“Excessive drinking still causes a huge amount of harm in this country, both in terms of violent crime and harm to people’s health,” said Hugh Whittall, Director of the Nuffield Council on Bioethics. “The Government has an ethical obligation to do more to tackle this problem, and the measures outlined today seem to be a small step in the right direction.”
“However, improved enforcement is only going to be one part of the answer. Changing people’s attitudes towards drinking is a huge challenge and there is a long way to go yet.”
The Nuffield Council on Bioethics, an independent advisory body, highlighted excessive alcohol consumption as a huge public health problem in a report in 2007.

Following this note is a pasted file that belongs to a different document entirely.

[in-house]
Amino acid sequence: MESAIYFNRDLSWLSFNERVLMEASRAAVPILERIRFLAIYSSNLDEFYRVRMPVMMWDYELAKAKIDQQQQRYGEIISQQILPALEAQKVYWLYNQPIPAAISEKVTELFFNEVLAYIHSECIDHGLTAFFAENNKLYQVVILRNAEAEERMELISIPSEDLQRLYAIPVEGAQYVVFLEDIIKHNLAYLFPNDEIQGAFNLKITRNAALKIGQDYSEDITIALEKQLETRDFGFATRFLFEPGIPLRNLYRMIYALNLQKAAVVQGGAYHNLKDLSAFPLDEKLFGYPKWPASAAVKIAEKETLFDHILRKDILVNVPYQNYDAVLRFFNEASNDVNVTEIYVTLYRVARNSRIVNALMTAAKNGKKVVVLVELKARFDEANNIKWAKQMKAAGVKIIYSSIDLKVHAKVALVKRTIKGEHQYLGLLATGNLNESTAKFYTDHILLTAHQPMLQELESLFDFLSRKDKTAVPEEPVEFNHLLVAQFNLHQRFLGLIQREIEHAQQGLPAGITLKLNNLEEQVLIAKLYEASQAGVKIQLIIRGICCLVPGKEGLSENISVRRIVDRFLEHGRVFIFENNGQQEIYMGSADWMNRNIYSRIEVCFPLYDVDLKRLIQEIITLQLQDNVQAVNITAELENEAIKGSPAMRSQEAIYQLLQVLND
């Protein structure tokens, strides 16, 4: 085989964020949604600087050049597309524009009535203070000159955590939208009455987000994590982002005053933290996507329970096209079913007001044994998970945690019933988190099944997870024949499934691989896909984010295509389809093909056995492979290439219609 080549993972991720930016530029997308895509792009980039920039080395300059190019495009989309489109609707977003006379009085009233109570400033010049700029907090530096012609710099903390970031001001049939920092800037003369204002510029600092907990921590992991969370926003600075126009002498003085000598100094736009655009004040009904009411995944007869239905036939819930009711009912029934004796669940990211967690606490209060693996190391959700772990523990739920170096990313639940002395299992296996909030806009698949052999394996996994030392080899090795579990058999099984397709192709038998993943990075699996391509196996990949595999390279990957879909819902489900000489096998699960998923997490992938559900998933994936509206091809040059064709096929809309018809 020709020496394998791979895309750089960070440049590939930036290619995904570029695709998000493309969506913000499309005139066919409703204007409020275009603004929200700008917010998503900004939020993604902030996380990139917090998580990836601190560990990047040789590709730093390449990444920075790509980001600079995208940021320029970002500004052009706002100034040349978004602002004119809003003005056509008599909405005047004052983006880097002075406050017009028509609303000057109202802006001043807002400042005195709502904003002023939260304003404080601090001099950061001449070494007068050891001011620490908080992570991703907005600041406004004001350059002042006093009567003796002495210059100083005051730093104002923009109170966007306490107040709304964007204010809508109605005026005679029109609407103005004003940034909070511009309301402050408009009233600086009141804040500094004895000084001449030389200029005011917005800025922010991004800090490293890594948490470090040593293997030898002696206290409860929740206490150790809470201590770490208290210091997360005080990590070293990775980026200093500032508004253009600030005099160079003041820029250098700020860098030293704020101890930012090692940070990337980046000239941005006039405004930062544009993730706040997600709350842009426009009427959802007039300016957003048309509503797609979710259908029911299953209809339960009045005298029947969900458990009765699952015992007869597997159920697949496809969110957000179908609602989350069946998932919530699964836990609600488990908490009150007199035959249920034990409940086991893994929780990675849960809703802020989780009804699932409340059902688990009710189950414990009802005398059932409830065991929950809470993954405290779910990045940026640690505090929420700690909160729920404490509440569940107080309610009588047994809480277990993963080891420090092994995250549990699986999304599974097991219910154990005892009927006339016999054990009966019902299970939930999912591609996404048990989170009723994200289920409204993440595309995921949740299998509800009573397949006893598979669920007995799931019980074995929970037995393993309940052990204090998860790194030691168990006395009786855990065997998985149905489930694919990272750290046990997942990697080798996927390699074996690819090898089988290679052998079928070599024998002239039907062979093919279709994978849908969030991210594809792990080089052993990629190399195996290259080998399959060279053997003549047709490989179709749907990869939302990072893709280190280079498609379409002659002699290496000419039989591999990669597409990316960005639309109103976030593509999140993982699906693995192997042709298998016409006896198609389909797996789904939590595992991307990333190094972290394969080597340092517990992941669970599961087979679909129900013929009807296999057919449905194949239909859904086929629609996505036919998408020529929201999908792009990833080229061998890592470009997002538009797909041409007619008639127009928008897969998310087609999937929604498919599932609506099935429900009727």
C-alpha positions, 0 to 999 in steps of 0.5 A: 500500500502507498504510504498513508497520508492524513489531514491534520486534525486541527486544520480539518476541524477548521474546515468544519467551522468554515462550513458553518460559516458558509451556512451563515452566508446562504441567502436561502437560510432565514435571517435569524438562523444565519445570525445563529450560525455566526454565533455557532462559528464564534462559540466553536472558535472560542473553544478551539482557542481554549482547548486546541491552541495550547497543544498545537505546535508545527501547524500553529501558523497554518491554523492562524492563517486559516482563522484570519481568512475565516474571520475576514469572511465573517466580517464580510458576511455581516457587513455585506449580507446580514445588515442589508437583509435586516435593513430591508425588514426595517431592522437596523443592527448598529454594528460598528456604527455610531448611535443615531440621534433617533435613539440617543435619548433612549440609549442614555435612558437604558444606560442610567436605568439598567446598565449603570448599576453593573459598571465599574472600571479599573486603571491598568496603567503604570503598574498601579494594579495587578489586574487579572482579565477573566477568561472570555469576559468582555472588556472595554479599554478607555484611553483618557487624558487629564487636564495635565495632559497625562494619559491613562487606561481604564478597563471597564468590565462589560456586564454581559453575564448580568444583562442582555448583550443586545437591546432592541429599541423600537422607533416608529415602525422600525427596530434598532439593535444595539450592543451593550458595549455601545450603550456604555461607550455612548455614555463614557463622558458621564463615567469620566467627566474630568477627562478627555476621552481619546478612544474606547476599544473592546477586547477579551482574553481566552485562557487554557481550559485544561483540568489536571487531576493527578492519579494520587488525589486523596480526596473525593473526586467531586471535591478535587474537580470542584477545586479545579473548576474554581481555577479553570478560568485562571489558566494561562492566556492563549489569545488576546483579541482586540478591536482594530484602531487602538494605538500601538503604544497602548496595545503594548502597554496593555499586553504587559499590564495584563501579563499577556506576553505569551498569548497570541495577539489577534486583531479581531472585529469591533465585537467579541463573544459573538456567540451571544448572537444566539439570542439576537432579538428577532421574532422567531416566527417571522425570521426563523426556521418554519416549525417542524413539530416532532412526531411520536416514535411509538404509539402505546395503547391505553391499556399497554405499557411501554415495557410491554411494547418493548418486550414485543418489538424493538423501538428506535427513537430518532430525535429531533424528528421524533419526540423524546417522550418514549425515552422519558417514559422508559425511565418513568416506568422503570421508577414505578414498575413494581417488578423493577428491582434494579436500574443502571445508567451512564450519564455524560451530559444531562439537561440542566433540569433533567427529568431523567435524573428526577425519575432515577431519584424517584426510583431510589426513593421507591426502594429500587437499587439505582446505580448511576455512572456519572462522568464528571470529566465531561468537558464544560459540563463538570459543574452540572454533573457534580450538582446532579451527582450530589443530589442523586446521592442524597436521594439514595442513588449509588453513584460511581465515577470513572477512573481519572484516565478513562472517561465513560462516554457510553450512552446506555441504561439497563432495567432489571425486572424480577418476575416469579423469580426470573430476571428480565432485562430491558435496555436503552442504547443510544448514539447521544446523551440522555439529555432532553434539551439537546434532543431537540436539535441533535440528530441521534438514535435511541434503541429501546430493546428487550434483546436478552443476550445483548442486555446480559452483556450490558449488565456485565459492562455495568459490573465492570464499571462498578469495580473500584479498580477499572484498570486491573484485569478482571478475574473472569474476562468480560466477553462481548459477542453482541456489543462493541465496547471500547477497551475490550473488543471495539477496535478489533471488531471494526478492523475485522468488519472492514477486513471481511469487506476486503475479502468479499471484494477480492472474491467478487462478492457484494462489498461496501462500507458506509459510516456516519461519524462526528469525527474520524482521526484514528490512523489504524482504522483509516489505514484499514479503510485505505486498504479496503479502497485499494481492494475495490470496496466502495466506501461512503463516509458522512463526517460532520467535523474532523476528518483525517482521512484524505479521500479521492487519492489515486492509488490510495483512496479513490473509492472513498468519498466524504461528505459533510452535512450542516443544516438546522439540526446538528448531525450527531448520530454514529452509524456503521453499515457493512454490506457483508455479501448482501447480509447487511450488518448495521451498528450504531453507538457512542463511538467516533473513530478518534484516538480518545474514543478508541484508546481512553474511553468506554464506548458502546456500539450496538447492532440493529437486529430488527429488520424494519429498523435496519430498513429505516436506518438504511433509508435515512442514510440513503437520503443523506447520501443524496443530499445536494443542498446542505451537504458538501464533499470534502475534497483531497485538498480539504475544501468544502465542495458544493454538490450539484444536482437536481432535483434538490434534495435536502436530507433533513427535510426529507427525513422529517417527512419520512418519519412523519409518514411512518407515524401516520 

“Our recent report on public health recommends that the Government should raise prices and restrict the availability of alcohol,” said Hugh Whittall. “The Government should also ensure that drinks companies, shops and pubs act more responsibly, by not encouraging people, especially young people, to drink too much.”
The annual number of deaths due to medical conditions caused by alcohol in the UK doubled from just over 4,000 in 1991 to over 8,000 in 2005. In 2004, the Government calculated that the cost of alcohol-related harms in England was £20 billion per year, and that alcohol misuse was involved in approximately half of all violent crimes (1.2 million violent incidents).
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